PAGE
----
The aim of this study was to estimate to what extent having an active or partially active lifestyle can contribute to reducing or postponing the risk of fatal and nonfatal CVD events and all-cause mortality during a five-year follow-up among patients with T2D in a population-based cohort from a southern European country.

2. Materials and Methods

2.1. Study Population

The data used in this study belonged to the population-based CARDIANA cohort (CARdiovascular Risk in patients with DIAbetes in NAvarra), which includes all users of the Public Health Service of Navarra who, on 1 January 2012, had an active code of type 1 diabetes (T1D) or T2D (T89 and T90 of the International Classification of Primary Care, version 2 [ICPC-2], respectively) in the ATENEA records, which is the primary care electronic medical record system of Navarra. Navarra is an autonomous region in northern Spain with more than 600,000 inhabitants, of which more than half live in the metropolitan area of Pamplona, the capital of the province. It is the third out of the 17 autonomous regions of Spain in the ranking of highest mean income, and the second in the ranking of life expectancy (84.4 years). In this region, citizens are covered by the Regional Health Service of Navarra-Osasunbidea, which is part of the National Health System of Spain, and only 3.2% of the population has private or mixed health insurance [21]. Primary care electronic medical records were established in Navarra in the early 2000s and have been thoroughly used by all professionals since 2008.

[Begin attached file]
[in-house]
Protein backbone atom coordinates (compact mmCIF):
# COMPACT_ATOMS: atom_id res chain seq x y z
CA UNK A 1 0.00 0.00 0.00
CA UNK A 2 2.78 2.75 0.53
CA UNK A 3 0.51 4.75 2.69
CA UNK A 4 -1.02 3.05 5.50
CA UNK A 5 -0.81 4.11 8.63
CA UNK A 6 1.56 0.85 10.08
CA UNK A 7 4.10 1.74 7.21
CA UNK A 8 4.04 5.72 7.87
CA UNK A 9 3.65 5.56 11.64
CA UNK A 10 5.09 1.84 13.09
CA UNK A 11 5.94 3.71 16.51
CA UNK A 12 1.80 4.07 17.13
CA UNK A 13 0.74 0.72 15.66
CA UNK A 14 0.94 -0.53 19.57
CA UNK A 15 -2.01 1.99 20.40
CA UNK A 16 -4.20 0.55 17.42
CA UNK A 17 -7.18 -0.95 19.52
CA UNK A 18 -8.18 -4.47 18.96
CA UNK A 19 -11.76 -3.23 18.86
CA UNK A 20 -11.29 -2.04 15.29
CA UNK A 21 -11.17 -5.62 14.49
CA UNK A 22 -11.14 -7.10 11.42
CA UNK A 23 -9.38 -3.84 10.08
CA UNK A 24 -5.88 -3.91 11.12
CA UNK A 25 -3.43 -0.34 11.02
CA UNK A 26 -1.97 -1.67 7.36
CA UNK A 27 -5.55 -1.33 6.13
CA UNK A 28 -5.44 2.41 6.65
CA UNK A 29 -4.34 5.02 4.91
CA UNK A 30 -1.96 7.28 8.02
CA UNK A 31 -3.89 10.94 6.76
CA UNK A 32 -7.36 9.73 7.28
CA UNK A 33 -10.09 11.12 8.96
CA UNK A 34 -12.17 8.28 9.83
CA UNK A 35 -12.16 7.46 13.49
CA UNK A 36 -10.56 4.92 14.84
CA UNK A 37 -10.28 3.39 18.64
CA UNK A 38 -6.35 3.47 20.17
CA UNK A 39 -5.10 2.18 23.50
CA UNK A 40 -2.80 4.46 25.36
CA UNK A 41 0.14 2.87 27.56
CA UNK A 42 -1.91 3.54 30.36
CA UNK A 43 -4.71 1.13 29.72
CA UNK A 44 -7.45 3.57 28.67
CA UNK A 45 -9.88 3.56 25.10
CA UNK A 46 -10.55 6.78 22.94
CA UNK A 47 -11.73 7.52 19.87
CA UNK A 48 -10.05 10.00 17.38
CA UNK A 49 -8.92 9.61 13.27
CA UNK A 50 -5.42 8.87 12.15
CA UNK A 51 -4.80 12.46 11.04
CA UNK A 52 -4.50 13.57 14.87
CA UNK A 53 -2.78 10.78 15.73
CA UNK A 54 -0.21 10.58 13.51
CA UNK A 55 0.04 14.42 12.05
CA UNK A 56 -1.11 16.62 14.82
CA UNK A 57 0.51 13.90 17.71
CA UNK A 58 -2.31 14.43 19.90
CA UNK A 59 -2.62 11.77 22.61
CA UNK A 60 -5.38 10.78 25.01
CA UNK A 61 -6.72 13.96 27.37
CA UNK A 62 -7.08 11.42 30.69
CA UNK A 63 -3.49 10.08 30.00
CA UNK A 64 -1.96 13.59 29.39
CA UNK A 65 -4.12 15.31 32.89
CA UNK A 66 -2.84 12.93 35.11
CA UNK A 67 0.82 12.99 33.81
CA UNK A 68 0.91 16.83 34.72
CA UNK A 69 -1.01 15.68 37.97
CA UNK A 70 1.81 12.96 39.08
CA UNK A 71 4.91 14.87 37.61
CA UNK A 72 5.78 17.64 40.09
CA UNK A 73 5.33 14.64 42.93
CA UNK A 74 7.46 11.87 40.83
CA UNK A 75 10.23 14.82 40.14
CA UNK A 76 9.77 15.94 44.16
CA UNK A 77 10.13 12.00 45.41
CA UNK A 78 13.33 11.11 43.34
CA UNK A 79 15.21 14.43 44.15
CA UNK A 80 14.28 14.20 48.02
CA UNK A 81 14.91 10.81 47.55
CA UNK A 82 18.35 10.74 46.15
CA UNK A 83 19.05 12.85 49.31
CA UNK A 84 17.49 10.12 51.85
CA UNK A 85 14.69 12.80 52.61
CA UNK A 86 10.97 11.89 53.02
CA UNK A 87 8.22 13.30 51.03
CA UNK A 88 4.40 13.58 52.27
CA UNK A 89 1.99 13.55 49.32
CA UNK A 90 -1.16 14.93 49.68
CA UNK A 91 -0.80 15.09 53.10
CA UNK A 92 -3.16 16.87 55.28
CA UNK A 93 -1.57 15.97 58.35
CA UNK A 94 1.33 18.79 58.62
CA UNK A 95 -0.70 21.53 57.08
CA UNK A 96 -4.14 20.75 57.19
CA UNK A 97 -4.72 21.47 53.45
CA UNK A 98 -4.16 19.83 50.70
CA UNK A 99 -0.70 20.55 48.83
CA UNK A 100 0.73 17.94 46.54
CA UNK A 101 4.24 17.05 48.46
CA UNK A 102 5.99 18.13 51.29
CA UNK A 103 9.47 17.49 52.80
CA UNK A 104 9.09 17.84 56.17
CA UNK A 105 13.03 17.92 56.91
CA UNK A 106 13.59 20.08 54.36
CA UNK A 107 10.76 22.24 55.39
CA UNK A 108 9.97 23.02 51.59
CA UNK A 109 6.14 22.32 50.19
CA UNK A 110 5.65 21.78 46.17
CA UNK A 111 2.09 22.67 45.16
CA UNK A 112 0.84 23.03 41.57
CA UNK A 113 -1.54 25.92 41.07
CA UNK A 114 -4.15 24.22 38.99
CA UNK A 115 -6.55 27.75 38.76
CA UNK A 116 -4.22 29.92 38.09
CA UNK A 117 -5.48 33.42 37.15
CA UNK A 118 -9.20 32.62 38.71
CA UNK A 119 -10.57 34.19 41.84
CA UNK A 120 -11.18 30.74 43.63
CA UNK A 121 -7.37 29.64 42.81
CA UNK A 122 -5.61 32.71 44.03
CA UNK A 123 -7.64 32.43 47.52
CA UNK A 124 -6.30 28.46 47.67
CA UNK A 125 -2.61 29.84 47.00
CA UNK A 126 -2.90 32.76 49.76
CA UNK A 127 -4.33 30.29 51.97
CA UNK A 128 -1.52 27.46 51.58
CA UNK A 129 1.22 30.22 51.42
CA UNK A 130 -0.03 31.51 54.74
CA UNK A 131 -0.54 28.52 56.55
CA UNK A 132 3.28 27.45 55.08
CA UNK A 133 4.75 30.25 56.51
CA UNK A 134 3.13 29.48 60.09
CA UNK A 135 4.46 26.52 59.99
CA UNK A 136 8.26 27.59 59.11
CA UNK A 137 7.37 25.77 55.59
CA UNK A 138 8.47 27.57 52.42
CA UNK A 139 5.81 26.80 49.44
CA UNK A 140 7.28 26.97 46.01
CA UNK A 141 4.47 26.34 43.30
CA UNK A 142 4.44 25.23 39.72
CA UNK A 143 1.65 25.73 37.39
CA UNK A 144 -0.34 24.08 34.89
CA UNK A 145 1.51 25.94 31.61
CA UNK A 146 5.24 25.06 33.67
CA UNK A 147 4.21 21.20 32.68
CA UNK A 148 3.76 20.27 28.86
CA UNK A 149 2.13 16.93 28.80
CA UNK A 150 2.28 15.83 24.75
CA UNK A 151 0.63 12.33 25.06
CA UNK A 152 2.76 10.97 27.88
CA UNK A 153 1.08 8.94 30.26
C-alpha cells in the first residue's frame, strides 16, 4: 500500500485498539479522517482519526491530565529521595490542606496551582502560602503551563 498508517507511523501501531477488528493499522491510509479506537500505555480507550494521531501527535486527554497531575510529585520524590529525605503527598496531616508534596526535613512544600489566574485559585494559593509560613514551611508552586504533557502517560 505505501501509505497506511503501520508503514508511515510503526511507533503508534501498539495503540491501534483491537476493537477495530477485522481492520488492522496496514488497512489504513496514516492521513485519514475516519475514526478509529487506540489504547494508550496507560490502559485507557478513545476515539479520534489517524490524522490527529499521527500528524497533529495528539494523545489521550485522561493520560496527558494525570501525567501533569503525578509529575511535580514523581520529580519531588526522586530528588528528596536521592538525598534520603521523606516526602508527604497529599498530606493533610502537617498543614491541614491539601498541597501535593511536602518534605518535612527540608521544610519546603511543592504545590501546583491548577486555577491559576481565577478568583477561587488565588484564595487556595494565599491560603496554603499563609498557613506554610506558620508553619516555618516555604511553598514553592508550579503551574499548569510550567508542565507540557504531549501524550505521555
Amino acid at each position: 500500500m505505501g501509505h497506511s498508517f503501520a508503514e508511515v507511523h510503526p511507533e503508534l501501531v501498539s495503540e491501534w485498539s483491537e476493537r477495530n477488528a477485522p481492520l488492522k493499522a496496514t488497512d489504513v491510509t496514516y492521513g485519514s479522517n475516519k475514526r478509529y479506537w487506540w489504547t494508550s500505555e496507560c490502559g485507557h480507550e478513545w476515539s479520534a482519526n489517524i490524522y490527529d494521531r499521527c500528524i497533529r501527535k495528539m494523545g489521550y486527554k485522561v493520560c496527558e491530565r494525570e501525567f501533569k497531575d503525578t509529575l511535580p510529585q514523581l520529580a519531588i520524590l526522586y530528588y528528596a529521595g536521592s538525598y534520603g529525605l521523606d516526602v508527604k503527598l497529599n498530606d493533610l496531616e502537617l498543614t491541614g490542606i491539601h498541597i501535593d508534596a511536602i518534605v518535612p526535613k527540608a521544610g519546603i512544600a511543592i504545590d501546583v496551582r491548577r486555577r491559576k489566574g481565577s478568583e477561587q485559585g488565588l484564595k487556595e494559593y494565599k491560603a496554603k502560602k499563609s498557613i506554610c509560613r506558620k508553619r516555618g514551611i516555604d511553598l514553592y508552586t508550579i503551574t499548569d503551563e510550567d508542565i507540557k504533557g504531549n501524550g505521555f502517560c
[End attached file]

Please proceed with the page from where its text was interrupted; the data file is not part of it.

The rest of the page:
The CARDIANA cohort takes information from several clinical and administrative databases. The primary care health record, ATENEA, is the core of the generated database and contains the main administrative and clinical baseline characteristics. The LAKORA-TIS dataset and the population register complemented previous administrative demographic information. LAMIA database provided pharmacologic information, and the HCI database provided information regarding the specialist health care units. The HIS-LEIRE contains the Minimum Basic Data Set (MBDS), with diagnosis and procedures on all hospital discharges coded according to the International Classification of Diseases: ICD-9CM until 31 December 2015 and ICD-10-ES from 1 January 2016-on. The mortality registry provided the date and cause of death according to ICD-10-ES classification system. Finally, the Type 1 diabetes registry provided the list of all type 1 diabetes patients with onset date after 31 December 1989. Thus, the final cohort contains anonymized patient-level information on socioeconomic, lifestyle-related variables and relevant CVD clinical risk factors at baseline and main outcomes and use of health services along with the evolution. The final cohort consisted of 1077 patients with T1D and 33,842 patients with T2D, and all participants were followed for 5 years, from 1 January 2012 to outcome occurrence or end of follow-up on 31 December 2016, except for those who moved to another community or country (n = 455, 1.3%) and who were censored the date they were deregistered. For the current study, we included men and women with prevalent T2D and available information about PA.